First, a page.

King David writes,

"Ascribe to the Lord, O mighty ones, ascribe to the Lord glory and strength. Ascribe to the Lord the glory due his name; worship the Lord in the splendor of his holiness." Psalm 29:1,2
King David had a revelation of God's holiness and the greatness of the Lord's glory and strength. In response to that revelation, King David encourages the saints to worship God.

Similarly, the songs we sing in our church meetings are the song-writers' response to their knowledge of God and the revelation they have received of Him. So really, most congregations are singing someone else's response to God. The worshipper may be able to identify with the response he is singing or he may just go through the motions of singing the words.

True worship songs
There are many ways one can respond to God but not all responses are true worship. If we consider that true worship involves giving worth to God and being God-conscious rather than self-conscious, then true worship songs will be focused on God. That may seem obvious but if you look at the songs that many churches sing, you will find that the person sung about, is not God but the one who is singing the song! That doesn't mean that there is something wrong with the song; it simply means it isn't true worship.

For me or for God?
I love Stuart Townend's song, "Pour over me" but I wouldn't sing it to worship God because the song is about what I want God to do for me. It's a great song that ministers to me but it's not worship. Compare it to the words that are sung in heaven:

"Each of the four living creatures had six wings and was covered with eyes all around, even under its wings. Day and night they never stop saying:

'Holy, holy, holy is the Lord God Almighty, who was, and is, and is to come.'

Whenever the living creatures give glory, honor and thanks to him who sits on the throne and who lives for ever and ever, the twenty-four elders fall down before him who sits on the throne and worship him who lives for ever and ever. They lay their crowns before the throne and say:

'You are worthy, our Lord and God, to receive glory and honor and power, for you created all things, and by your will they were created and have their being."
Rev. 4:8-11
The four living creatures responded to the revelation of God by speaking to Him (not about Him) and by laying down their crowns before the throne. Similarly true worshippers lay down their selfish needs and self-centredness as they fix their eyes on the Lord to honour Him.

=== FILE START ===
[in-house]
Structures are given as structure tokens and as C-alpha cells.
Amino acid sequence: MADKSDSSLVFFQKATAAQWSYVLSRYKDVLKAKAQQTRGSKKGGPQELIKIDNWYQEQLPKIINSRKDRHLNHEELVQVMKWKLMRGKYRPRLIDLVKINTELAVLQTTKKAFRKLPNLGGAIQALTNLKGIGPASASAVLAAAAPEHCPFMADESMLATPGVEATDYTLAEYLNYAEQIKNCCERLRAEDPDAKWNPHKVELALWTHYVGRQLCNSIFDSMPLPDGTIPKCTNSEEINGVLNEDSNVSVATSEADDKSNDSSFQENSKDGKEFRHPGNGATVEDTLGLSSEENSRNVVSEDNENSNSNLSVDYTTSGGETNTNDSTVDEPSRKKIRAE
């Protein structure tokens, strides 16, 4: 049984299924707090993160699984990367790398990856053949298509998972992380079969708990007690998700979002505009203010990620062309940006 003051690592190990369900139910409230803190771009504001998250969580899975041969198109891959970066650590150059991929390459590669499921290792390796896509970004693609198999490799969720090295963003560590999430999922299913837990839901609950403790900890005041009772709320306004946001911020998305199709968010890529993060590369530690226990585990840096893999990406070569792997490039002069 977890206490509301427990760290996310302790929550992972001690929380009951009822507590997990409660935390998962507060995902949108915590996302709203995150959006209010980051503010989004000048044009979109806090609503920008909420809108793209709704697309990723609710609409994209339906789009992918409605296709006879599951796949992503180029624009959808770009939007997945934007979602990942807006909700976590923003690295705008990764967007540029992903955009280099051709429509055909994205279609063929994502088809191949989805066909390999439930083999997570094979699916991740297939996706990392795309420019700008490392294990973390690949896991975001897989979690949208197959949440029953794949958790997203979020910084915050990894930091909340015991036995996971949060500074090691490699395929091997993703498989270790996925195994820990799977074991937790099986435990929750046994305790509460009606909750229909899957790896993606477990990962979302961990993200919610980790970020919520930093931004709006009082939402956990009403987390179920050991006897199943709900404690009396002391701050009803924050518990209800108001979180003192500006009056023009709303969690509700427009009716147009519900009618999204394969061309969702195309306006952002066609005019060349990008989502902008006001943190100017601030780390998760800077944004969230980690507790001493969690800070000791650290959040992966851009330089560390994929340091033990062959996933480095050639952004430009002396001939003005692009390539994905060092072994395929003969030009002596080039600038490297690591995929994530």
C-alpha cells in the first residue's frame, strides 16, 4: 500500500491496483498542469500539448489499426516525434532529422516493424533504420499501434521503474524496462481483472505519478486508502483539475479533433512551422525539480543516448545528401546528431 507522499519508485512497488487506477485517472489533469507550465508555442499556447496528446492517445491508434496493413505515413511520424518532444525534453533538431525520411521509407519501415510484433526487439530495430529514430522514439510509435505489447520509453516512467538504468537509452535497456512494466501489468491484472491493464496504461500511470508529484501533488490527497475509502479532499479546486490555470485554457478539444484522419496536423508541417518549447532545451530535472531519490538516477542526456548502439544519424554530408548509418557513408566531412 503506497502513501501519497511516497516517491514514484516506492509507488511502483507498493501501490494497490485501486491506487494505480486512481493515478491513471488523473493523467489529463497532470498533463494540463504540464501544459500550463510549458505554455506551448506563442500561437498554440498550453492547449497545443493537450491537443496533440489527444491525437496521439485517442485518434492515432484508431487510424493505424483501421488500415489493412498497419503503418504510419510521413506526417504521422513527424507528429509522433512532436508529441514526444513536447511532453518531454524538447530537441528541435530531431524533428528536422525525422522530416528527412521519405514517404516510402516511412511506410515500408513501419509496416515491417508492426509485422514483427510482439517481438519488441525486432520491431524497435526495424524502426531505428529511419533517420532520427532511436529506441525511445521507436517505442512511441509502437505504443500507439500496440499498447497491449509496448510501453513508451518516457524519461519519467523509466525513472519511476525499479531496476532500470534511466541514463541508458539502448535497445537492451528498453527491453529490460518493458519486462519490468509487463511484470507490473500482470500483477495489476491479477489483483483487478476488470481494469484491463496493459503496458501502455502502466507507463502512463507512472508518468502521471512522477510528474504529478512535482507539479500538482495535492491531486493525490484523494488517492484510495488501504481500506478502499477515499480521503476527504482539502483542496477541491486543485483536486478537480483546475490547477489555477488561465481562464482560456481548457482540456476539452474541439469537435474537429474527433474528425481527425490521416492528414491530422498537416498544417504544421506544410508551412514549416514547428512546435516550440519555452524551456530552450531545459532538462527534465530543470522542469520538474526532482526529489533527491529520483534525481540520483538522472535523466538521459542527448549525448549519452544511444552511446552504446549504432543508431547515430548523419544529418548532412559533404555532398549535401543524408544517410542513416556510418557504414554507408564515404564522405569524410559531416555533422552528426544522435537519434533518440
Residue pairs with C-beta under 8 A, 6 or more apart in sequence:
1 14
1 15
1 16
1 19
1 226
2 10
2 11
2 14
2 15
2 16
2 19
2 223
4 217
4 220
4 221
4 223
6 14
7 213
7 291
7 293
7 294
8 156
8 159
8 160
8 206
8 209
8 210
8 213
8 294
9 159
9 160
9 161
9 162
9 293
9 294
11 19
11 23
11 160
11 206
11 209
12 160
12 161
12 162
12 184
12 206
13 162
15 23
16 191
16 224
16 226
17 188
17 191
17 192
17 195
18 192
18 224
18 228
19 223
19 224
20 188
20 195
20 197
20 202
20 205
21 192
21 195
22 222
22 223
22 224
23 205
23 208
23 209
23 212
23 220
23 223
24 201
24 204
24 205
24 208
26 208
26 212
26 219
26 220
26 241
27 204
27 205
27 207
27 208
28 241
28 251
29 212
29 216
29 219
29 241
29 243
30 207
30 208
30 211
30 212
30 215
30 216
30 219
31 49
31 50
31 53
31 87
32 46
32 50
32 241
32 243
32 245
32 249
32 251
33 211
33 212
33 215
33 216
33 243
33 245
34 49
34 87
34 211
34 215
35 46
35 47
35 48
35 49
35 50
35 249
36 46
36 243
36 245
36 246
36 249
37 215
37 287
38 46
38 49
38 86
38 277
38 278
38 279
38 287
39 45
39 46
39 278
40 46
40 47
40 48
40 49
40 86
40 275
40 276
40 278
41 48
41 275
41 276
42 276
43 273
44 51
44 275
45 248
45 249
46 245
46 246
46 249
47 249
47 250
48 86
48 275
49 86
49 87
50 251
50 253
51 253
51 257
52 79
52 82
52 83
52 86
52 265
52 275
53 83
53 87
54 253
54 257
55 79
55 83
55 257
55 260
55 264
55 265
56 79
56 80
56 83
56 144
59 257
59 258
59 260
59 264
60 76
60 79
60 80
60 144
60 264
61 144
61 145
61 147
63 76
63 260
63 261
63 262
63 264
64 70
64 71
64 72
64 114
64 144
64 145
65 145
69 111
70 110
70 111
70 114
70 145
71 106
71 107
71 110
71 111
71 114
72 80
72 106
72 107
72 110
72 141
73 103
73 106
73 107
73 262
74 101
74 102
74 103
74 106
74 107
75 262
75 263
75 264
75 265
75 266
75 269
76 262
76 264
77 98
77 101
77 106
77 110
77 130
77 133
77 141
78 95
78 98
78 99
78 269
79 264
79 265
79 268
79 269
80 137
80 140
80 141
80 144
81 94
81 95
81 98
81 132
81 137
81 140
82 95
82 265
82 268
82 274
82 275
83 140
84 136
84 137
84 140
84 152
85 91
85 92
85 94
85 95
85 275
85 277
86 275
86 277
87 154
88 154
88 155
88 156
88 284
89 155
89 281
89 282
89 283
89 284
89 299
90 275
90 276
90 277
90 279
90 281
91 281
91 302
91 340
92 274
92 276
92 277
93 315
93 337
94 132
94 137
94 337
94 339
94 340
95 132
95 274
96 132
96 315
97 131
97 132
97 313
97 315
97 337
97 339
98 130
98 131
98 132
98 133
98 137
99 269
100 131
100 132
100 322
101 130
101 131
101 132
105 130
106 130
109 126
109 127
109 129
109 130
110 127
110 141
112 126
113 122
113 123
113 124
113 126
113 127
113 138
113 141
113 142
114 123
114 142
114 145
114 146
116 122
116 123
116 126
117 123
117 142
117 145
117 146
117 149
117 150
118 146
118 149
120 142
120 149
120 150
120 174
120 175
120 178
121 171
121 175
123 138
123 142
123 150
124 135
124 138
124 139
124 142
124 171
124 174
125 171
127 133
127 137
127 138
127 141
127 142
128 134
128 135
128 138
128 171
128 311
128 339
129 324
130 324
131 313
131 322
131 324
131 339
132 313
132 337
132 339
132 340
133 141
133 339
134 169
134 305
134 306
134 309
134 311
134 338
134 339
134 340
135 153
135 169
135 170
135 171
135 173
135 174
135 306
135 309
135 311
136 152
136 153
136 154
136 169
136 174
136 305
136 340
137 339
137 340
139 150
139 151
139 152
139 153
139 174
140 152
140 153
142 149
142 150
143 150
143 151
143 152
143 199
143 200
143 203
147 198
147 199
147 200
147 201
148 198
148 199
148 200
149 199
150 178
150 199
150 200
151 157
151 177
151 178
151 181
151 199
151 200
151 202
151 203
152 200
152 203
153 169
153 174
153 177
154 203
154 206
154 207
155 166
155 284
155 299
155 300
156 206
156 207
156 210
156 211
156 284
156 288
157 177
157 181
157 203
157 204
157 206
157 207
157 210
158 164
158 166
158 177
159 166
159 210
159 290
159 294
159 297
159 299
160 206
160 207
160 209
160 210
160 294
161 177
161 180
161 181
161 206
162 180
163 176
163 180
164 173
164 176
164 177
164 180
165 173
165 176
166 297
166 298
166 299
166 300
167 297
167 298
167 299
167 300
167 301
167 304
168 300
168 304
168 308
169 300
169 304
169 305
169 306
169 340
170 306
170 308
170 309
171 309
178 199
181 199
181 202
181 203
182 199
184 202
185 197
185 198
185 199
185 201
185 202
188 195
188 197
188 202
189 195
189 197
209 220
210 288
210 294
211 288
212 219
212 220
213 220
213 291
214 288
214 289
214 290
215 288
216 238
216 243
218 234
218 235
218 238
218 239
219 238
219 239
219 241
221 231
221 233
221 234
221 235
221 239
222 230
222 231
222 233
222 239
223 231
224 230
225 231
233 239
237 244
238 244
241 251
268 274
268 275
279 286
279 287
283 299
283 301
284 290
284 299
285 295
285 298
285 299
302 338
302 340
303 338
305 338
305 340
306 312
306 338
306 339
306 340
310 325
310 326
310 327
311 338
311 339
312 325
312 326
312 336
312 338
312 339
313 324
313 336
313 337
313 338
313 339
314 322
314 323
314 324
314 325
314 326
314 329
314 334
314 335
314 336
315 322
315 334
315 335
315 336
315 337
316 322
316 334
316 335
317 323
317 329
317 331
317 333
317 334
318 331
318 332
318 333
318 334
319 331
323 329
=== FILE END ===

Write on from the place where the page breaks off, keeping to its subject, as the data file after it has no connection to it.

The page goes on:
Revelation leads to manifestation

We are experiencing an ever-increasing manifestation of God's presence in our meetings as we truly worship Him. As we "fix our eyes on Jesus" He reveals Himself to us more and more and as He does so, we respond in worship. It's wonderful!

Our responsibility
Sadly many believers struggle to respond to God without the use of "ready" songs because they aren't used to worshipping God in the secret place with their own words and responding to their Father personally in their own words.

Worship in spirit and in truth
The Father is looking for worshippers. He is looking for those who will worship Him from the depths of their being and with a genuine heart. He hates lip-service and longs for His sons and daughters to draw near in reverence and awe and to live holy lives that honour Him (Mark 7:6; Heb.10:19-23 ).

Draw near!
I want to encourage you to draw near to God and to worship Him. Use your own words to declare your love for Him and your admiration of Him. As He reveals Himself to you, simply speak what He reveals and respond with your heart and your mouth. Avoid the temptation of asking Him for something and bringing the focus back on yourself. Keep your eyes on Him and join in the song of heaven. Learn to worship God in the secret place and you will help the church draw nearer to God as you worship together in spirit and in truth.